Rather, Dawson the father of two grown children, is content to remain in the shadows. He is devoted to his work at the R&A, which is pretty much a seven-days-per-week proposition, and thankful for the rare moments he gets to putter in his St. Andrews garden. Or to join his wife Juliet on a walk with their two flat-coated retrievers, preferably on The Strand, the beach – also on view from his office balcony – that separates the linksland from St. Andrews Bay.

Dawson was born in Aberdeen, Scotland, but spent his school years in Edinburgh, where his father worked a civil service job with the national phone company. (His dad had been a champion swimmer for Britain in the late 1930s, but his Olympic hopes were dashed by World War II.) Dawson’s mother died when he was young, although his father remarried.

He first picked up a golf club when he was 11, even though neither his father nor his stepmother played the game. Dawson honed his skills at public golf courses around Edinburgh, although he later joined one of the English clubs to which Bonallack belonged, and frequently played team matches with him “when he was at the height of his powers.”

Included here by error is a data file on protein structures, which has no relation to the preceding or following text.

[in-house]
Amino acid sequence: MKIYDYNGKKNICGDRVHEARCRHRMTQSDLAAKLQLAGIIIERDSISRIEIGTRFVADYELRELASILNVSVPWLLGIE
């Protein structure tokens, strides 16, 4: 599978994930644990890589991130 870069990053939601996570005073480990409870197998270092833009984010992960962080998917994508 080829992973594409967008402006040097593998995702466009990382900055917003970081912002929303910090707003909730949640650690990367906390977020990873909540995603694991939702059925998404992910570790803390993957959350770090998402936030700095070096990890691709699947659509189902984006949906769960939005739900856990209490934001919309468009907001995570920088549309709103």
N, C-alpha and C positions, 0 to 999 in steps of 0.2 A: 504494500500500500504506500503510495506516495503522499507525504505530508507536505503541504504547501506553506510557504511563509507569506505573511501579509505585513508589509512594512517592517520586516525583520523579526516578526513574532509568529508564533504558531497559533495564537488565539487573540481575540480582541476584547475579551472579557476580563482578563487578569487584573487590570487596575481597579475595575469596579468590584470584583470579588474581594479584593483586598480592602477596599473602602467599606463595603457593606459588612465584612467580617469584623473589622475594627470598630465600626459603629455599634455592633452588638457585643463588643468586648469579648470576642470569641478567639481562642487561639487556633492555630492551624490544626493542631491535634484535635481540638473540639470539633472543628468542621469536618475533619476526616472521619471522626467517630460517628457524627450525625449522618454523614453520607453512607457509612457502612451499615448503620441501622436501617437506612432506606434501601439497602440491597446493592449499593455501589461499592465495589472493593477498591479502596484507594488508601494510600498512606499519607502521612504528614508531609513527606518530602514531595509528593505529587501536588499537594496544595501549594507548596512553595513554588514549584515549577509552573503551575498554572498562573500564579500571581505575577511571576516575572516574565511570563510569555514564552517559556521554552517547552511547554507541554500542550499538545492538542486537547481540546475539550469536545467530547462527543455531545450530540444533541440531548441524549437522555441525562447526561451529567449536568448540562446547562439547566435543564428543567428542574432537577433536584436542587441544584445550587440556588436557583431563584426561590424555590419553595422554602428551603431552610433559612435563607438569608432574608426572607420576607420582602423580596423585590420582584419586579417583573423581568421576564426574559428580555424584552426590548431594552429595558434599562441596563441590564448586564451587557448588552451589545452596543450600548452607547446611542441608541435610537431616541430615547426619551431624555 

In 1997, three years after joining the R&A, Dawson became a member of its rules committee, immersing himself in that facet of the game and officiating with regularity at professional and amateur events.

“I enjoyed being inside the ropes and watching the best players in the world,” he says. “And as someone with a engineering background, I also fancied the technicality of the rules and the details involved in writing and interpreting them.”

Dawson still relishes the opportunities he gets to officiate at the Masters, the U.S. Open or the World Amateur Team Championships.

“Actually, I quite enjoy what I am doing,” he says. “And I like the variety that comes with it, whether it is working on broadcast rights for the Open Championship or discussing the state of the club’s snooker room.

“Obviously, it’s the best job I’ve ever had. And I have enjoyed them all.”

In return, those jobs helped Dawson build a resume that the R&A – which was beginning to rethink its business practices for the new millennium – couldn’t resist.

“I think the club wanted someone who knew a bit about golf and a bit about running a business,” Dawson says. “I was given a company to run when I was 24 years old, and had been in corporate management ever since. I also had a pretty good background in the game, so it made a bit of sense.

“I think the club received something like 200 applications, and I faxed mine in the day of the deadline. I was on the first short list, and then the second short list, and here I am.”

Here, in that sumptuous office, where he can gaze across the grounds where golf was spawned, even as he helps shape the game’s future.